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Thursday, March 3, 2016

The Essence of Unbelief


Twelve spies report back to Israel regarding their 40 day excursion into Canaan. All twelve spies see the same thing:
The Essence of Unbelief

  • The land flows with milk and honey
  • The people who live there are powerful
  • The cities are fortified and very large

After the spies conclude their report Caleb declares in a burst of faith, “We should go up and take possession of the land, for we can certainly do it” (Numbers 13:30). Caleb looks the challenging situation right in the eye and embraces it.


Ten of the spies respond to Caleb’s declaration of faith:
  • “We can’t attack those people; they are stronger that we are.” 
  • “The land we explored devours those living in it. All the people we saw there are of great size.”  
  • “We seemed like grasshoppers in our own eyes, and we looked the same to them” (Numbers 13:31-33). 
The ten spies look the same challenging situation in the eye and cower in fear. All of the spies see the same thing, but Caleb responds in faith while the other ten respond in unbelief. How can that be?
Unbelief embellishes the challenge of what it sees in order to avoid taking a risk. Suddenly all the people are of “great size” and the land “devours those living it.”
Unbelief assumes others view the situation similarly, “We seemed like grasshoppers in our own eyes, and we looked the same to them.” Unbelief always leads to bold rebellion as it transfers its insecurity and uncertainty onto others. 
Faith sees both the good, “it does flow with milk and honey,” and the bad, “the people are powerful.” But, faith doesn’t allow the bad to outweigh the good and the promises of God. Faith always leads to bold action. 
Several truths emerge from this story:
  1. A situation without challenge is one that doesn’t require faith. Most people prefer to remain in the desert of life rather than face the giants of the land. Fear constricts the heart of the one who embellishes what he sees. 
  2. Challenging situations always require bold faith. Few people do give up the little that they have in the desert to face the giants in the land. Faith releases a man’s dependence on seen things and allows him to experience all that God has for him.   
Faith doesn’t discount or embellish the things that are seen; rather, faith is the filter that translates all it sees through a lofty view of God. As someone has said, “When your God is big, your problems are small.” 


Older Post 

"And the Lord said to Moses, "Send some men to explore the land of Canaan, which I am giving to the Israelites." "We can't attack those people; they are  stronger than we are." (Numbers 13:1,31)


The Lord gives the 12 spies simple instructions accompanied with a promise of land possession. Their view of God, themselves, and others will determine the outcome. So God's instructions are quite instructive. They reveal the situation from the children of Israel's perspective:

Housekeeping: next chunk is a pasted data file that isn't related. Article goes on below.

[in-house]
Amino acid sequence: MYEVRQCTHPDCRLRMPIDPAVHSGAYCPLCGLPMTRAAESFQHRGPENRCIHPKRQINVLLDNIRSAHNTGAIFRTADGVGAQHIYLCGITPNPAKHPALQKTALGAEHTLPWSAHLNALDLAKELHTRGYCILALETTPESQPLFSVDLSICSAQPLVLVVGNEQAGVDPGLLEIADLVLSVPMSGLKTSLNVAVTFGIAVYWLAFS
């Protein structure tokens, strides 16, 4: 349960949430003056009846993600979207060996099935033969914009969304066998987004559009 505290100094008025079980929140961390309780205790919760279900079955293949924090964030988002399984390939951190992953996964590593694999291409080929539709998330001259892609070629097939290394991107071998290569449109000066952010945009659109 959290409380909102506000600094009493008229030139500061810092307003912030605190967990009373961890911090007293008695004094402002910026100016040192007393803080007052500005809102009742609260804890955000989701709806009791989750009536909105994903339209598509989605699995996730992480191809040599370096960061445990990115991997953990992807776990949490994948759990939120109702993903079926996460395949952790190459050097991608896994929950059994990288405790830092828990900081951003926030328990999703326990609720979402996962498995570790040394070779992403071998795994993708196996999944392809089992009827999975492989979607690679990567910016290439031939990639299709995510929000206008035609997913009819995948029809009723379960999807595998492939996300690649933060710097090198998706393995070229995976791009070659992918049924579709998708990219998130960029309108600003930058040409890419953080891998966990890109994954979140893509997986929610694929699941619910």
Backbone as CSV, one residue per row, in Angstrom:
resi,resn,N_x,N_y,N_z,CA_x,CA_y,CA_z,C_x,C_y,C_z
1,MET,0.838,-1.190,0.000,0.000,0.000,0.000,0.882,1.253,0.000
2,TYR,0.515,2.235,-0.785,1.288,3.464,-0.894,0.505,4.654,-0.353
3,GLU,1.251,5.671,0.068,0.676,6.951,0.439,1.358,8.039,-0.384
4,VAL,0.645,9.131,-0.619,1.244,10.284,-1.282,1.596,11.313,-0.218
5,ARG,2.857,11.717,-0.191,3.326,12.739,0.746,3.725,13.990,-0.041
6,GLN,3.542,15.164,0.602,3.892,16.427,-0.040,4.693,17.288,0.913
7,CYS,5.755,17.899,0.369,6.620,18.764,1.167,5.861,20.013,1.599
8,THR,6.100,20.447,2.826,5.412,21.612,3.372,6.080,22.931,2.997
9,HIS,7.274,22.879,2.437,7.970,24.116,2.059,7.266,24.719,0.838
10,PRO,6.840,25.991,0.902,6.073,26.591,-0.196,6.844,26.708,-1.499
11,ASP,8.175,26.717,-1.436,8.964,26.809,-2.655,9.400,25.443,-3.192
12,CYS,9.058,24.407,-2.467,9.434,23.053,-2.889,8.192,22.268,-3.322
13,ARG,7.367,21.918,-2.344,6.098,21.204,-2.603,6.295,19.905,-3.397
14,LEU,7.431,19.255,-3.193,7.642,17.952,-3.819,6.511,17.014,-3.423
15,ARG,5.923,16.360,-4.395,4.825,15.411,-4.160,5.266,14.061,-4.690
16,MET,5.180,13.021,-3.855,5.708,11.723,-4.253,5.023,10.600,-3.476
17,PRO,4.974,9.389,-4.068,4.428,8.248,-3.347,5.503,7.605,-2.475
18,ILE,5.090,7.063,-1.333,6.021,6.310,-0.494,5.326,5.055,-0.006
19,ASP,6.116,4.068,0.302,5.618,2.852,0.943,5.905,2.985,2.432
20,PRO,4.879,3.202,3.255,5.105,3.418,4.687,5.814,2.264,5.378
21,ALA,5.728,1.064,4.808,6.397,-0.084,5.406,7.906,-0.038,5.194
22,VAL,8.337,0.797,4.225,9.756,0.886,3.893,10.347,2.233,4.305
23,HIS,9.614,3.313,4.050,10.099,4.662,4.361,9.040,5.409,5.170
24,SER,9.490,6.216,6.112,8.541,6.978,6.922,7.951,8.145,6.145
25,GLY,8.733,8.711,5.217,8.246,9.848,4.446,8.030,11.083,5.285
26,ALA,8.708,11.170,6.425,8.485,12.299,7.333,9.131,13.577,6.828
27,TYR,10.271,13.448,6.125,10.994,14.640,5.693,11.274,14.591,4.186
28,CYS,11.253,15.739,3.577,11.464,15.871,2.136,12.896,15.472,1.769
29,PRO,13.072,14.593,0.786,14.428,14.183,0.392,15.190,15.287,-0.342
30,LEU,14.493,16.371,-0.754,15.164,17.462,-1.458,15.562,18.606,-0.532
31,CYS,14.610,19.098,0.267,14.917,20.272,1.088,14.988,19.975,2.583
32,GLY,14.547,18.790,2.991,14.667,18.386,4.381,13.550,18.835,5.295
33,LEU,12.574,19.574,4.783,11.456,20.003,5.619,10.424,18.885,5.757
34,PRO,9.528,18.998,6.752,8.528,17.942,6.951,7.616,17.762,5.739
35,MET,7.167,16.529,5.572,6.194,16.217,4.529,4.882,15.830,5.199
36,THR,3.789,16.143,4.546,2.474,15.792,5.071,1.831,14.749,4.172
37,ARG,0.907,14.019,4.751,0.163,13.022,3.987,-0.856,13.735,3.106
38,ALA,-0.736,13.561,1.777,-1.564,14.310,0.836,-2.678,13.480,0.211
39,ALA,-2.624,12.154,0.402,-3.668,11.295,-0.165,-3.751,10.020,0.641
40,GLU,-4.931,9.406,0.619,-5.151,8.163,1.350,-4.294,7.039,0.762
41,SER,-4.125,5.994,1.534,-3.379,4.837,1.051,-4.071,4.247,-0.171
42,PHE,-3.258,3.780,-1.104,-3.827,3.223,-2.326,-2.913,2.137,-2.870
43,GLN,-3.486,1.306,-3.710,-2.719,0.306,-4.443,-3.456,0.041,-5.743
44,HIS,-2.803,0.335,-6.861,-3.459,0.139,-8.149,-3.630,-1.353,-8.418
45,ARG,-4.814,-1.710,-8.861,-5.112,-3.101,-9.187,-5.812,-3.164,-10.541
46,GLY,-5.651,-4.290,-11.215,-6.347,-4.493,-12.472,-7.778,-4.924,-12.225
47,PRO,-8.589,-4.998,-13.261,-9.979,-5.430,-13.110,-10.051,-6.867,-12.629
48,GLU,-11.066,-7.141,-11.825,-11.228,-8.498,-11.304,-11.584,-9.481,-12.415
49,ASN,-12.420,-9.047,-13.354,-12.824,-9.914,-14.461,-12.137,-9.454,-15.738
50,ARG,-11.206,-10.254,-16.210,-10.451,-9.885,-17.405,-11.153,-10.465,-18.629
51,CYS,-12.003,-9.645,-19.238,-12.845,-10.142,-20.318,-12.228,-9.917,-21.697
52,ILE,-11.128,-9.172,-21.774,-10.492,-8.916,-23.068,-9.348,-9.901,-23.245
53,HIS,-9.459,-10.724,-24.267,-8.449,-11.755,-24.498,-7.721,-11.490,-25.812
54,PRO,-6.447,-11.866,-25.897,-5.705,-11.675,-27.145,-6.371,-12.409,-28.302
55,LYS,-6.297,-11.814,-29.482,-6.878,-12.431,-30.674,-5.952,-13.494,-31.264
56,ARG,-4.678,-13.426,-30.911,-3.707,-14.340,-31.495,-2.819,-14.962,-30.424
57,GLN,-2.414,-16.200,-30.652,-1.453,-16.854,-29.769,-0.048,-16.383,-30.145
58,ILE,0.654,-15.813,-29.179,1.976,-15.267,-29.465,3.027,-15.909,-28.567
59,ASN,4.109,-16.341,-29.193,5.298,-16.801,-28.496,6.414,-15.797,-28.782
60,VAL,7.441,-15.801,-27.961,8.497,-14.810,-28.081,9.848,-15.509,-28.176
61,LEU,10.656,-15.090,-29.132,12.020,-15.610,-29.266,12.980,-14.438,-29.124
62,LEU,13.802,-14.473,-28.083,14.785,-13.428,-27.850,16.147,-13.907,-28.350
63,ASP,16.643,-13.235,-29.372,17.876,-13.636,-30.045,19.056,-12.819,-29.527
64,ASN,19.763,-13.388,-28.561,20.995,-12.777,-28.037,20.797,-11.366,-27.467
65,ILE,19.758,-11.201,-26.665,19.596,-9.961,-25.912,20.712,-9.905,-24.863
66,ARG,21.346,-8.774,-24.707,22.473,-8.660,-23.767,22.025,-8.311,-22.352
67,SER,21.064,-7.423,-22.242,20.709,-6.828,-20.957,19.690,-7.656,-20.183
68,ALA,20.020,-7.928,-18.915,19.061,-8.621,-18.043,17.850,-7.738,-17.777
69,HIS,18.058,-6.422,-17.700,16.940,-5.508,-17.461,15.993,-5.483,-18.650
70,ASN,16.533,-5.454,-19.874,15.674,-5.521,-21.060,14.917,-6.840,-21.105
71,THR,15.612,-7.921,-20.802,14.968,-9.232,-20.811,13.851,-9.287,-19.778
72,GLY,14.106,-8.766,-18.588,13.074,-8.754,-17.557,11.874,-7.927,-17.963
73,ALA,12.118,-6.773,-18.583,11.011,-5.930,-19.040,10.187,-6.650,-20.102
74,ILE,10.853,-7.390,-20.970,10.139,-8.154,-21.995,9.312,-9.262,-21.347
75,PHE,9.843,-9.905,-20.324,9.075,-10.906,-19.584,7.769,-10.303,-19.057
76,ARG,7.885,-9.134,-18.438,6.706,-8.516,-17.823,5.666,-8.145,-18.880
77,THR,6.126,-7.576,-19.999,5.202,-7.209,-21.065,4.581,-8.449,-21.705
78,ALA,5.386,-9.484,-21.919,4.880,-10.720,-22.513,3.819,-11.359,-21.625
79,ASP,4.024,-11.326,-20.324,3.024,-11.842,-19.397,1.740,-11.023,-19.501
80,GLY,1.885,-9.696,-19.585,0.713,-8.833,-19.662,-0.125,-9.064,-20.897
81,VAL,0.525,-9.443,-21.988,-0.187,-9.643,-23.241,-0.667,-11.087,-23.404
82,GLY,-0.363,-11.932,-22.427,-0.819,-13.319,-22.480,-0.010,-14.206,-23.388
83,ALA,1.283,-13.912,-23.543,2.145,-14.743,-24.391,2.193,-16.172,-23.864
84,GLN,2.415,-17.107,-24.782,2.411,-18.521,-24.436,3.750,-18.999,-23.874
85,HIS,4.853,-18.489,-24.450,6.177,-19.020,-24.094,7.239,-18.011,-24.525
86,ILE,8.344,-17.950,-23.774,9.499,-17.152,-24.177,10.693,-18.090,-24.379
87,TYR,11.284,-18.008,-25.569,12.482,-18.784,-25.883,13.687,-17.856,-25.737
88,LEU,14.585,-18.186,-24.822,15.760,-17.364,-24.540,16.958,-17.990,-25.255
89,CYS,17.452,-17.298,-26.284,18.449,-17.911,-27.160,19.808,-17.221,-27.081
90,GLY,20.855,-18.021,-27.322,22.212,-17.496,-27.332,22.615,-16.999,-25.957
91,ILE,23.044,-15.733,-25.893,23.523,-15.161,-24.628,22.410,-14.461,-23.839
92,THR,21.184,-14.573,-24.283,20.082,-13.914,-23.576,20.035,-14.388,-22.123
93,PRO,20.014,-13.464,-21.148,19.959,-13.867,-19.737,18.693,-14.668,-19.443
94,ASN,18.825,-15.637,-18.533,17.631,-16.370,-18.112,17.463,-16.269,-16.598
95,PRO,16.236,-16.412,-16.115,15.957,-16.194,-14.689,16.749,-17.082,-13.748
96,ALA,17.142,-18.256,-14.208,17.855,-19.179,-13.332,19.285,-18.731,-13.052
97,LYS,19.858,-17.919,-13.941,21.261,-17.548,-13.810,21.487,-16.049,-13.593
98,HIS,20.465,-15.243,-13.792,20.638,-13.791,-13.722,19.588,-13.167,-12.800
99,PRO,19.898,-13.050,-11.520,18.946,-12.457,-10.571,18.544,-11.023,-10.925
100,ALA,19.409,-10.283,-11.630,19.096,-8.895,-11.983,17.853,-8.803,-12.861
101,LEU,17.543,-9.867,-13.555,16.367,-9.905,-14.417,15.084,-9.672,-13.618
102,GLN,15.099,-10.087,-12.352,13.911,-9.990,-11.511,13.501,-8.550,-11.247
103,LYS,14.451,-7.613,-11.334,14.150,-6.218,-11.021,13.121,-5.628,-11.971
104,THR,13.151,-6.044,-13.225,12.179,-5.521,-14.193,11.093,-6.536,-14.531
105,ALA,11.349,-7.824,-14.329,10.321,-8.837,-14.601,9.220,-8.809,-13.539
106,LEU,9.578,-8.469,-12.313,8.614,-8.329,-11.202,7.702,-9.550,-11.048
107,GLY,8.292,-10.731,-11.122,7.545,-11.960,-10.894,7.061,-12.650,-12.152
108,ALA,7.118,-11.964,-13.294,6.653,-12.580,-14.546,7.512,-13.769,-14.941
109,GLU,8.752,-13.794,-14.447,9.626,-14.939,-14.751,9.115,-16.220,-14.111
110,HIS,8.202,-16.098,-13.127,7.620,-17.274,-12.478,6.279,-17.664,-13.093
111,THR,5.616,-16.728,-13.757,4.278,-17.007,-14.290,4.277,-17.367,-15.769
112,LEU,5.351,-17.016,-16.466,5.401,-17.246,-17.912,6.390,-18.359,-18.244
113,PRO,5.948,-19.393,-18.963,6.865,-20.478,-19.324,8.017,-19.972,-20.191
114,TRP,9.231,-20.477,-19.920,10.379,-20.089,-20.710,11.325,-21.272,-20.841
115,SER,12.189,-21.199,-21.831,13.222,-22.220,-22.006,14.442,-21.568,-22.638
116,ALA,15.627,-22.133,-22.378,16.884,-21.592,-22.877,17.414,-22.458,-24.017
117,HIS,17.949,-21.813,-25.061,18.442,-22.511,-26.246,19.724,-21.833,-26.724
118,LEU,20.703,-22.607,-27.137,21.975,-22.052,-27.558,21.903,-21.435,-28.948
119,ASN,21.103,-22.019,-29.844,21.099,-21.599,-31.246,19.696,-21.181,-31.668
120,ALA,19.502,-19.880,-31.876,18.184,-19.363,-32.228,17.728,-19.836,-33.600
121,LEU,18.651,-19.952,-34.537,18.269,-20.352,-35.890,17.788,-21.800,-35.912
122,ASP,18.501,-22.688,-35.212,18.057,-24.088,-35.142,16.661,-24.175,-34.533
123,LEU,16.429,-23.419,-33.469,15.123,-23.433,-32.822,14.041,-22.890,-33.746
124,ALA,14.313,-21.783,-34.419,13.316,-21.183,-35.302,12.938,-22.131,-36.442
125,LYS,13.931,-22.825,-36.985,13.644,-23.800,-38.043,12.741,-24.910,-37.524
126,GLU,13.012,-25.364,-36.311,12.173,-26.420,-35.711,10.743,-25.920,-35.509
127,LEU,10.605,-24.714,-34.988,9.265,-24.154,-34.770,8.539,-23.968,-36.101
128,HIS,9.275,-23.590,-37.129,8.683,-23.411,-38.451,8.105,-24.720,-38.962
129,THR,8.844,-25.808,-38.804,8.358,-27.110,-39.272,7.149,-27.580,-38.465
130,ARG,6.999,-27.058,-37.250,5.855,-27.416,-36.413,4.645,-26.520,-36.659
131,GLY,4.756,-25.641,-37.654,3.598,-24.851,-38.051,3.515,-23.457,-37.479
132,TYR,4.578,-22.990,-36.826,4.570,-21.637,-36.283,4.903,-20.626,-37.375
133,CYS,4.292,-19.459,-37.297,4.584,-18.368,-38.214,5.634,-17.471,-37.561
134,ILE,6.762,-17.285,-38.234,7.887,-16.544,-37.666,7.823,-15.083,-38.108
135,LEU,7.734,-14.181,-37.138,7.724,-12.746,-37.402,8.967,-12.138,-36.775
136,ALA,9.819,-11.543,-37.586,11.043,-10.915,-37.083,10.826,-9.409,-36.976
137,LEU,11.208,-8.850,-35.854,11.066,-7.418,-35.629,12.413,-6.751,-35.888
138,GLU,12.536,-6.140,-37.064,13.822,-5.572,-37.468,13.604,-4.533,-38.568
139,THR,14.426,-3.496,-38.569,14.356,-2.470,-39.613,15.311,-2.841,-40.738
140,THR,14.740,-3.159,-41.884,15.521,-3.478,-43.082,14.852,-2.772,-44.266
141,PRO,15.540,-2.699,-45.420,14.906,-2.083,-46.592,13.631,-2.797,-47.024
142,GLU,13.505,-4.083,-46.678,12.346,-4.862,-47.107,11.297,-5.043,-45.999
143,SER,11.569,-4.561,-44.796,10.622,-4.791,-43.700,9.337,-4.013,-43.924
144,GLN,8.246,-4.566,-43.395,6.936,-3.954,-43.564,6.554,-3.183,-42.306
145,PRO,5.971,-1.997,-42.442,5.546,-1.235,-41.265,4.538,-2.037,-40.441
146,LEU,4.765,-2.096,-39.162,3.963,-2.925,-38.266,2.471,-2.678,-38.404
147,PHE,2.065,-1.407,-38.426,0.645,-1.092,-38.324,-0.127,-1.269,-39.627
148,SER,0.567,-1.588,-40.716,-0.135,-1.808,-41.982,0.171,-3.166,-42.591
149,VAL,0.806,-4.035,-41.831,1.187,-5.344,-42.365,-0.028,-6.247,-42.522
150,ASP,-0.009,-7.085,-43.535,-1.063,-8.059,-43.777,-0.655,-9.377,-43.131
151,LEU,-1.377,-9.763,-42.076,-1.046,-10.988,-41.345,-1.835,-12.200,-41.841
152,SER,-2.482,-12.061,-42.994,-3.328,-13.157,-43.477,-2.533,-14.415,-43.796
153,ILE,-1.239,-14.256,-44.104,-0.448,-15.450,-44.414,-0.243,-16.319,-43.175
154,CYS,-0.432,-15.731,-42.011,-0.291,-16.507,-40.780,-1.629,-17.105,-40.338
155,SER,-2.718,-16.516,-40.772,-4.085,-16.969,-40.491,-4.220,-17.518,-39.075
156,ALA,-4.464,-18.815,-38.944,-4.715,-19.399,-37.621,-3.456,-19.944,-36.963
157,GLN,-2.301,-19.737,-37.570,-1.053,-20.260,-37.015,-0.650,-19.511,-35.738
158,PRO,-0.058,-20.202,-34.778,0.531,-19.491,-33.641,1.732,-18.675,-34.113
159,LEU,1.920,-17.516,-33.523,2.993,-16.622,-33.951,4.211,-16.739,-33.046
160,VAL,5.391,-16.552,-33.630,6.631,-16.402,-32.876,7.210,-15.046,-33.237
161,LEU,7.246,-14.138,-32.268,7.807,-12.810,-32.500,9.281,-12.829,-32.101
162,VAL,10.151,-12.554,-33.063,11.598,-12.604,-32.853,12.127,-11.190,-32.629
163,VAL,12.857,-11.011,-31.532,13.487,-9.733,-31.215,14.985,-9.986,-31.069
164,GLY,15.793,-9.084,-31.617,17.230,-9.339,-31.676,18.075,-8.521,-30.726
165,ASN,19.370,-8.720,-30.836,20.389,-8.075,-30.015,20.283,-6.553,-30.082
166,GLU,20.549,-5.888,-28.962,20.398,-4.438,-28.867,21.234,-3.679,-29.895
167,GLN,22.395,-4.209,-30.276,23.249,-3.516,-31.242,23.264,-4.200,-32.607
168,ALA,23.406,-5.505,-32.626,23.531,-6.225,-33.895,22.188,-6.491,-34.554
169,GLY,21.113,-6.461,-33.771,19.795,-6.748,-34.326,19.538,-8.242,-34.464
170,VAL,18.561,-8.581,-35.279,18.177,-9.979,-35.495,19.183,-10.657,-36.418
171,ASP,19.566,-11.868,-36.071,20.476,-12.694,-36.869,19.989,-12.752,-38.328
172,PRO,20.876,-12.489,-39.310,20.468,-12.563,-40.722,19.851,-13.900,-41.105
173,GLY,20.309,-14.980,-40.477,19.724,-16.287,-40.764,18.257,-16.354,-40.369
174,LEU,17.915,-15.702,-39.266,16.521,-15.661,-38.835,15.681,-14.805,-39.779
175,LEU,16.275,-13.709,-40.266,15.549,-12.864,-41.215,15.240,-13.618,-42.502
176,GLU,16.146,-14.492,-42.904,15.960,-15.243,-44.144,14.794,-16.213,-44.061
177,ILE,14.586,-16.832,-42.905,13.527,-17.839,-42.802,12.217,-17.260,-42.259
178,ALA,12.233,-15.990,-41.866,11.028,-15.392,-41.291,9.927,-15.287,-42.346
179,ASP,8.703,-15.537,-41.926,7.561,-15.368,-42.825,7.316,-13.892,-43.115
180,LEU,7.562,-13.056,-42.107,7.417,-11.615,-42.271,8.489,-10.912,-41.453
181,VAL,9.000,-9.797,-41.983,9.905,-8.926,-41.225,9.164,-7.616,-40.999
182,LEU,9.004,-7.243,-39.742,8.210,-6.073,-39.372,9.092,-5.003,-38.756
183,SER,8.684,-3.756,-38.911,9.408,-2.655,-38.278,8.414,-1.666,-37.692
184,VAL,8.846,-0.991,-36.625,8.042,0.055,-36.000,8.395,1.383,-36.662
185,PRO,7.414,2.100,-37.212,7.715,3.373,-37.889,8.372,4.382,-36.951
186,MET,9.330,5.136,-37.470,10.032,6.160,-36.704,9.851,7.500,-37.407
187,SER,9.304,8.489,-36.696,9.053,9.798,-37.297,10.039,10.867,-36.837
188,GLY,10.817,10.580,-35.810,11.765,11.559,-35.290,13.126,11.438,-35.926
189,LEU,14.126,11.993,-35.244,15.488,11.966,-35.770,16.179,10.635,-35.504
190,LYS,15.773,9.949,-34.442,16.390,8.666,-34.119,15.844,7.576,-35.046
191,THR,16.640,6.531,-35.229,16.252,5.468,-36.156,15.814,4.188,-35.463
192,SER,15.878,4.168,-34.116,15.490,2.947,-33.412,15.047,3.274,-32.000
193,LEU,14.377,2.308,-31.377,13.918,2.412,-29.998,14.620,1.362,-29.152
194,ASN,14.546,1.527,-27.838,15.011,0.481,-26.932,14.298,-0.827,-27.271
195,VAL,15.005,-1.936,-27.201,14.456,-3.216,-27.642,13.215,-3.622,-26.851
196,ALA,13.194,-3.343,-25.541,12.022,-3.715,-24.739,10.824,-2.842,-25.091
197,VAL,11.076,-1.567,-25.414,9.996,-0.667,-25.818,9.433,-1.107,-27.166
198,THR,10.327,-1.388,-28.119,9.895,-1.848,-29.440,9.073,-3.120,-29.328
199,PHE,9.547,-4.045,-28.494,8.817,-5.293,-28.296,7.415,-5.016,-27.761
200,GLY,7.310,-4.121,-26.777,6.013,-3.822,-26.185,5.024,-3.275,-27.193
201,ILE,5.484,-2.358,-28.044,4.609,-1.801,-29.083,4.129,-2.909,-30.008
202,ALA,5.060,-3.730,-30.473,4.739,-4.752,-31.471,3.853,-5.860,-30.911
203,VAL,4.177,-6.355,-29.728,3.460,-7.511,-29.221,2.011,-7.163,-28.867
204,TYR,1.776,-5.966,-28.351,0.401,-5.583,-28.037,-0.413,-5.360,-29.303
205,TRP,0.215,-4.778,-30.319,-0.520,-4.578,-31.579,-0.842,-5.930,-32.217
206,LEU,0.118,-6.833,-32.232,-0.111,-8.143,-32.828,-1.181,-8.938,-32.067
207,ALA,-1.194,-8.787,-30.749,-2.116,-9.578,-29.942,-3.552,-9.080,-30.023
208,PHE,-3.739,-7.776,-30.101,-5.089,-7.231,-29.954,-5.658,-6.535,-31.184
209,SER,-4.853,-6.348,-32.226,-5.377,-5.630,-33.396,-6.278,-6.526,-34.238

• They are stronger than we are
  • The land devours its inhabitants
  • The people are huge
  • We feel like grasshoppers so we must be as grasshoppers to them
All this from a people who: 
  • Experienced protection from ten plagues which entirely collapsed the Egyptian economy
  • Marched away from a tyrant ruler whose entire army drowned in the Red Sea
  • Experienced miraculous provision of water, manna, and quail
What you do with God's instructions says much about you, your view of God and others. Those who have small and unworthy views of God live in defeat, communicate unbelief to others, and embellish what they see in order to lead others to nowhere. 


A God-sized view of the land would not have ignored the same giants, cities, and other seen obstacles; it would, however, see them in the shadow of the Living God, His power, and His promises. This is exactly the perspective expressed by Caleb and Joshua. The giants were still there and the cities’ walls were still high (they saw exactly the same thing), but they said, "We should go up and take possession of the land, for we can certainly do it." 


Moses' instructions reveal the hearts of the twelve spies: the ten spies’ unbelief, and Joshua and Caleb's vibrant faith. So today, God's instructions to you expose your view of God. Is He a mighty God who overcomes all challenges? When God sends you into unfamiliar territory, do you see obstacles of unbelief or opportunities for faith? 

Questions for today's Chronological Bible reading:
Numbers 11:1-13:33 
  • What were the people complaining about?
  • Why does Paul refer to this episode in the life of the children of Israel in 1 Corinthians 10:1-12?
  • Why does Moses question God's ability to provide meat for Israel?
  • How is Joshua described and what does his request tell you about him?
  • Why does Miriam have a controversy with Moses?
  • What does Miriam learn about God and herself through this controversy?
  • What do Moses’ instructions reveal about the spies' view of God and of themselves?
  • How would you describe the lenses through which the 10 spies saw Canaan and its people?
Turning truth into prayer:
Thank the Lord that He is bigger than your problems and that He overshadows your challenges. Acknowledge His greatness and His might.